Money is never the only reason why a job is great. You could earn a million dollars a year but hate your job while a skilled barista on $37,000 a year loves hers. A job is great when it ranks highly on multiple factors that are important to you.
Competitive pay is one of those factors, sure, but there are many others too. Judging from the results of the 2019 HackerRank skill report, the 2020 Stack Overflow survey, and our own experience, these are the 5 most important factors developers look for in a job.
Who you work together with and what values those people stand for play a crucial role in how much you'll enjoy a particular job. Most of your time awake is spent working, so you want to make sure you work in an environment where you feel good, an environment that aligns with your values.
X-Team has put a significant amount of effort into creating a culture that inspires and motivates its developers. We have bounties, collectibles, games, events, X-Outposts, and much more. It's the reason why an X-Teamer loves being an X-Teamer and why our employee churn rate is incredibly low.
We go the extra mile because it's not as easy to create a strong culture for a remote company as it is for an office-based one. You have to be much more intentional about it when you're remote. But we want to make sure that every new hire feels part of a vibrant community, regardless of whether they ever meet an X-Teamer in person or not.
This is a big one. Being able to organize your workday however you like, being able to drive the kids to soccer practice on Wednesday afternoons, being able to work from a coffee shop a few days a week, etc. The list can go on. Developers love a job that gives them at least some flexibility.
Flexibility is the name of the game at X-Team. Organize your day however you like and work from wherever you want. As long as you deliver the results expected of you, we don't care how it's done or how long it took.
That's why we're vehemently opposed to software that automatically tracks your time, measures your activity level, and takes screenshots of your screen to make sure you're working. It limits a developer's flexibility and there's no trust in that environment. It's an absolute no-no in our books. Instead, we value results over time spent doing something.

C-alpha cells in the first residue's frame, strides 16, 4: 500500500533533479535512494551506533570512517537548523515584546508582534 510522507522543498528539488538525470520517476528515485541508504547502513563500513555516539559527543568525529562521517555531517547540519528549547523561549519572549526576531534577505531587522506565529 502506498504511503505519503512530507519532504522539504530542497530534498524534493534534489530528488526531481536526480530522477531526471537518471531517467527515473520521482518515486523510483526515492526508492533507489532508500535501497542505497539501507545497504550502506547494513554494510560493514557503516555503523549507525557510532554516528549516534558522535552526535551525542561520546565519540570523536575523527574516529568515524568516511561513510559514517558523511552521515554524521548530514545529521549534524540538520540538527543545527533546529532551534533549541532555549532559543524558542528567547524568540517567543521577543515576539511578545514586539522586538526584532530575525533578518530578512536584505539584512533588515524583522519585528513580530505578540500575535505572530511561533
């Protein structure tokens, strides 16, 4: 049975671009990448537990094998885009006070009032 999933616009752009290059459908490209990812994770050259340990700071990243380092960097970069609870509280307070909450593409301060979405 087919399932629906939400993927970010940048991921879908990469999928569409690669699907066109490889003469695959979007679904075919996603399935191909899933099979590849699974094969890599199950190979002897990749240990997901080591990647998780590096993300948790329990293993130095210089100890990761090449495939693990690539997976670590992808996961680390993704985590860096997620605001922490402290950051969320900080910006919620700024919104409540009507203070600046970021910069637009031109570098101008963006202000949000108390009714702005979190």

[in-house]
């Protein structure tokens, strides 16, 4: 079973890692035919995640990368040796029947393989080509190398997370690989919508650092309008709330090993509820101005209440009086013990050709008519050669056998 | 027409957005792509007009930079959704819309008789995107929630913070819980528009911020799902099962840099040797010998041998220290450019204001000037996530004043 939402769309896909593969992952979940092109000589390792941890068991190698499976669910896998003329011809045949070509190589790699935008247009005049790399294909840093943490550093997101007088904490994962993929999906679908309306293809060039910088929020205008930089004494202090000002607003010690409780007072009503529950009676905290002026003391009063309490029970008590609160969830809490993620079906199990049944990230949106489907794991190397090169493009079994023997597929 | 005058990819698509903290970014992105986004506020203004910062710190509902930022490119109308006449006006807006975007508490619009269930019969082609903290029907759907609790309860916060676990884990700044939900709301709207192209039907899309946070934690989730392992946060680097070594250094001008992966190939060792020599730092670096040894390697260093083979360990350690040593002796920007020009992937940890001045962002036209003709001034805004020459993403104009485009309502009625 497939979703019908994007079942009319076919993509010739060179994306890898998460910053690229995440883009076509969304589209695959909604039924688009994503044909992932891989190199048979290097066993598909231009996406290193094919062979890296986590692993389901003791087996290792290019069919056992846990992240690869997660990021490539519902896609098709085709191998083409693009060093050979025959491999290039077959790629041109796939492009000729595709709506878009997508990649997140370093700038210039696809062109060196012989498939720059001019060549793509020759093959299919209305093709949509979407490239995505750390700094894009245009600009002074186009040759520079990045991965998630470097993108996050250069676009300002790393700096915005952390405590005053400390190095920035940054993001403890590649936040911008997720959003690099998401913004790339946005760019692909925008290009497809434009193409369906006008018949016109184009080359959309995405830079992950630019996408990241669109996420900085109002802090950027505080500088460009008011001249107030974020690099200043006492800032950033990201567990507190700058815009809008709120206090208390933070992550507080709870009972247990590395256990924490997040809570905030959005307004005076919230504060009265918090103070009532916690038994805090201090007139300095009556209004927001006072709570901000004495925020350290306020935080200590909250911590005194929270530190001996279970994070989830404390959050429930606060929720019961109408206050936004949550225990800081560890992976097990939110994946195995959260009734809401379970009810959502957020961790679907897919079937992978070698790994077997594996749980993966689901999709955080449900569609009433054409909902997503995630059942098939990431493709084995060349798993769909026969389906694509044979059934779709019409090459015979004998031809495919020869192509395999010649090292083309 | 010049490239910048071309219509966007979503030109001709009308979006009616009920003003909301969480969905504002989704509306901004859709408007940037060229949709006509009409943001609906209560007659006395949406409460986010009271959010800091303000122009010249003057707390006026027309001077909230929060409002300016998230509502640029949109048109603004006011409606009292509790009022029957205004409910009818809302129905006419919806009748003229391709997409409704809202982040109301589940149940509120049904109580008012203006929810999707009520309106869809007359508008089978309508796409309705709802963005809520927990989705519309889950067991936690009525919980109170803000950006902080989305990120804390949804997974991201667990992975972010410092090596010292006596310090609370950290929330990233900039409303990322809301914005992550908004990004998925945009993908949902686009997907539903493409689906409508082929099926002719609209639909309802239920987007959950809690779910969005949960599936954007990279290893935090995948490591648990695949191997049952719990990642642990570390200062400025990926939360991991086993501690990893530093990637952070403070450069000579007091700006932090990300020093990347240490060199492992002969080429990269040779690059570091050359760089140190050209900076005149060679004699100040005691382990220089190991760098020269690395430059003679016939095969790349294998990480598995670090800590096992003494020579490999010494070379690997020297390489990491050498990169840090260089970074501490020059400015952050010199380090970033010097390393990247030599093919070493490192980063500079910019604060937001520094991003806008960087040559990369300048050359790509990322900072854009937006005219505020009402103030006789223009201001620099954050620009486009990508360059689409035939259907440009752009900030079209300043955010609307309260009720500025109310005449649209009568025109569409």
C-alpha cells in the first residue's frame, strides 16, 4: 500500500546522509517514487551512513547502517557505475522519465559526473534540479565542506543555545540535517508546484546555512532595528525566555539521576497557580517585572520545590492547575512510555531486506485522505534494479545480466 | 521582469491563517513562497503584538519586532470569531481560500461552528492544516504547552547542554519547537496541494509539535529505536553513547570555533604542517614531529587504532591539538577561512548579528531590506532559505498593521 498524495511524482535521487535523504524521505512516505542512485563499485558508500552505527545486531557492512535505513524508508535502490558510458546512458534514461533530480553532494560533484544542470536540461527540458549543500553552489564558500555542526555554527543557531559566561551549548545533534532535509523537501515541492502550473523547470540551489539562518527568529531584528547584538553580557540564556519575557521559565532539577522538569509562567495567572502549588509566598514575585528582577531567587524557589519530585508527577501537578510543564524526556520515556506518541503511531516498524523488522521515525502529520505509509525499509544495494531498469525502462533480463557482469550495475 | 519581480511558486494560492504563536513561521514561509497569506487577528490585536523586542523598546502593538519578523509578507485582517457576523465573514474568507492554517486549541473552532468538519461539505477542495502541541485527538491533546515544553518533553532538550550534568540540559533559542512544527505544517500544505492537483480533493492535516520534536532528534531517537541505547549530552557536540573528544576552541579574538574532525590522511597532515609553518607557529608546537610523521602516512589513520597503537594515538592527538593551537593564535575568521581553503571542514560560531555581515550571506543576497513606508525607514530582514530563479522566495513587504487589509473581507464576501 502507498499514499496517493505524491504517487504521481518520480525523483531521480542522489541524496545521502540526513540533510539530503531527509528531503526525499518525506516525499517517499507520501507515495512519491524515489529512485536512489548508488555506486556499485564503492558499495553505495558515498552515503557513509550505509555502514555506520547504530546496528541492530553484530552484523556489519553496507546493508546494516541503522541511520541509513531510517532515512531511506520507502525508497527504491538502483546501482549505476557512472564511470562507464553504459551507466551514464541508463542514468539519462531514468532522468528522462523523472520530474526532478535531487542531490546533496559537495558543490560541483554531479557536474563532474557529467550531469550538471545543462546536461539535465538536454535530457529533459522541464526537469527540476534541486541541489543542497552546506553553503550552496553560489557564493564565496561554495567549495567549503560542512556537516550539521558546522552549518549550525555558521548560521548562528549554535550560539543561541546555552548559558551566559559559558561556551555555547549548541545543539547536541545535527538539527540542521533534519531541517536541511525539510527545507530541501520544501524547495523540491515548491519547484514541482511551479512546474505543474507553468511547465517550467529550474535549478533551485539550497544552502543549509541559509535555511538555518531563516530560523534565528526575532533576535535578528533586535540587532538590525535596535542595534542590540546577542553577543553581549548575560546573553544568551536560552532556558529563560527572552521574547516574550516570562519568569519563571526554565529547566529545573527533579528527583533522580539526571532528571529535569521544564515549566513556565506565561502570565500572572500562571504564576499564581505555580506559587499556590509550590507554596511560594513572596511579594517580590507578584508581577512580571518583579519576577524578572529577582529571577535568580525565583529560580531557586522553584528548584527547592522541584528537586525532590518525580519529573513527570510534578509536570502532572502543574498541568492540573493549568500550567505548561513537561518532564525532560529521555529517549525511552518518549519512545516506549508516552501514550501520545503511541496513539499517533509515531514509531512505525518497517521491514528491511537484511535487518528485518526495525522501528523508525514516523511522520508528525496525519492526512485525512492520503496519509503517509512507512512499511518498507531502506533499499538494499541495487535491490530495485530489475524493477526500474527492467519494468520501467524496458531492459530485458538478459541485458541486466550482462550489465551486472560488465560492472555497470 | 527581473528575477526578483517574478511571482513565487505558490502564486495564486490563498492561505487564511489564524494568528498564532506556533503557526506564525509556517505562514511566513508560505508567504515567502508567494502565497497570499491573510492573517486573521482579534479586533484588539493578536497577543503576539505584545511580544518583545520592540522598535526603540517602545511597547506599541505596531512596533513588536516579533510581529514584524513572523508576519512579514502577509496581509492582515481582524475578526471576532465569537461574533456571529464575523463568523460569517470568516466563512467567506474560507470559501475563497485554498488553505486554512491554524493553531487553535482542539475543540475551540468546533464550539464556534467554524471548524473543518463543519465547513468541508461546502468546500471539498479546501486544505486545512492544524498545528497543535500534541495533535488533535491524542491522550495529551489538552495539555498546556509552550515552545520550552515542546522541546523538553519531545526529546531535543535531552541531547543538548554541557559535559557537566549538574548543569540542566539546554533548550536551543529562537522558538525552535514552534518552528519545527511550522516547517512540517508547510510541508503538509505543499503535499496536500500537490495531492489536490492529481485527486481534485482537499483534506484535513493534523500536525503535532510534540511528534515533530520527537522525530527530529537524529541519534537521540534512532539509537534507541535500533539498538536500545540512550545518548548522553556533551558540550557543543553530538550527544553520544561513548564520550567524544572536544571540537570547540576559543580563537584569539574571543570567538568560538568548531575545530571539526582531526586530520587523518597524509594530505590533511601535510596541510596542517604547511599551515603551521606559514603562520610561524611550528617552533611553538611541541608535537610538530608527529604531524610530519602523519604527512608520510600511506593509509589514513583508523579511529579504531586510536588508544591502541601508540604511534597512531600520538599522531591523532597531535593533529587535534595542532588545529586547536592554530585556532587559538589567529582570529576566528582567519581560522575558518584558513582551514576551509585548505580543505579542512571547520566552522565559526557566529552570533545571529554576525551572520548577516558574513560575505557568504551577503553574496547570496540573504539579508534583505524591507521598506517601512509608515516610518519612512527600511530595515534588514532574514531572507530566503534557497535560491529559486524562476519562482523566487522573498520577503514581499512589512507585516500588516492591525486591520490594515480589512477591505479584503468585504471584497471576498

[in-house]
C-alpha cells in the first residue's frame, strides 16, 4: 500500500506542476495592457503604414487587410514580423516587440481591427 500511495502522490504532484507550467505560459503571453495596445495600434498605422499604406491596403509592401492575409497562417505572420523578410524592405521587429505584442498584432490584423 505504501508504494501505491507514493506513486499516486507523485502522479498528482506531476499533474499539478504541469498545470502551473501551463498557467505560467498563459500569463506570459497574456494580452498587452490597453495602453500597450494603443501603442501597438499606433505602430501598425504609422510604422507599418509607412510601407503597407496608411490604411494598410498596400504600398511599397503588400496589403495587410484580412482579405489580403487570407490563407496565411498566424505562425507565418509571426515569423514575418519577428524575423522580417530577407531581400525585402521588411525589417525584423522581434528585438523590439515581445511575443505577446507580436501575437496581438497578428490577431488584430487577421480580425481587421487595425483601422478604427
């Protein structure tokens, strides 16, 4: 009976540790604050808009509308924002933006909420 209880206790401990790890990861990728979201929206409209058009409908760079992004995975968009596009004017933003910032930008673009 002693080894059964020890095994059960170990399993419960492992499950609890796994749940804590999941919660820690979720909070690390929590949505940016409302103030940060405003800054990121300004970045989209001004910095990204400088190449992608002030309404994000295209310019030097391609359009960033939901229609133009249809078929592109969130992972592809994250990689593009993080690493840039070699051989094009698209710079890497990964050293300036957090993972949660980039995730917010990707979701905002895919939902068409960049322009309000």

Learning and Development
Developers don't just want competitive pay, great company culture, and flexibility. They also want to get better at what they do. They want a job where they can learn, whether that's through the job itself or through the learning opportunities a company provides them.
It's easy to stop growing once you're out of high school or university. You're no longer in a framework that pushes you to learn. So you can end up not learning new skills for decades on end. It's not good for your career as a developer and it's not good for you as a person either.
Imagine playing the Witcher and never learning a new skill throughout the whole game. Not only would it be impossible to finish the game, but it wouldn't be much fun either.
X-Team gives its developers $2,500 a year to spend on doing more of what they love. We call it the Unleash+ budget, and we encourage our developers to spend at least part of it on learning new technologies and improving their existing skills.
It's not because you have a flexible job that you'll have a good work/life balance. Sometimes, a company gives you all the flexibility you could possibly have, but so much work and so many deadlines that you barely have time to breathe between projects. Developers realize this and consistently rank work/life balance high on the list of important factors in a job.
We believe that motivated and inspired developers do their best work. But motivation and inspiration come easier when you have time to relax. We want our developers to create the lifestyle they want, and that means we need to give them enough time to do so.
While you cannot ever fully predict the workload of a particular project, we always try to find the right balance between work and life for all our developers. In fact, we actively encourage our developers to share what they're doing in their free time. Not everything needs to be about work.
Developers have a unique set of skills and they want to use those skills for something cool, something useful, something important. They want to work on interesting problems that challenge them.
We're proud to work together with some of the biggest brands in their respective industries, such as Twitter, Fox, Coinbase, Riot, and Kaplan. Their problems are often big, complex, and challenging. Something our developers can really sink their teeth in.
There you have it. Competitive pay is important, but so are company culture, flexibility, learning and development, work/life balance, and interesting problems. Any developer who has a job that ranks well on each of these factors will be a very satisfied individual indeed.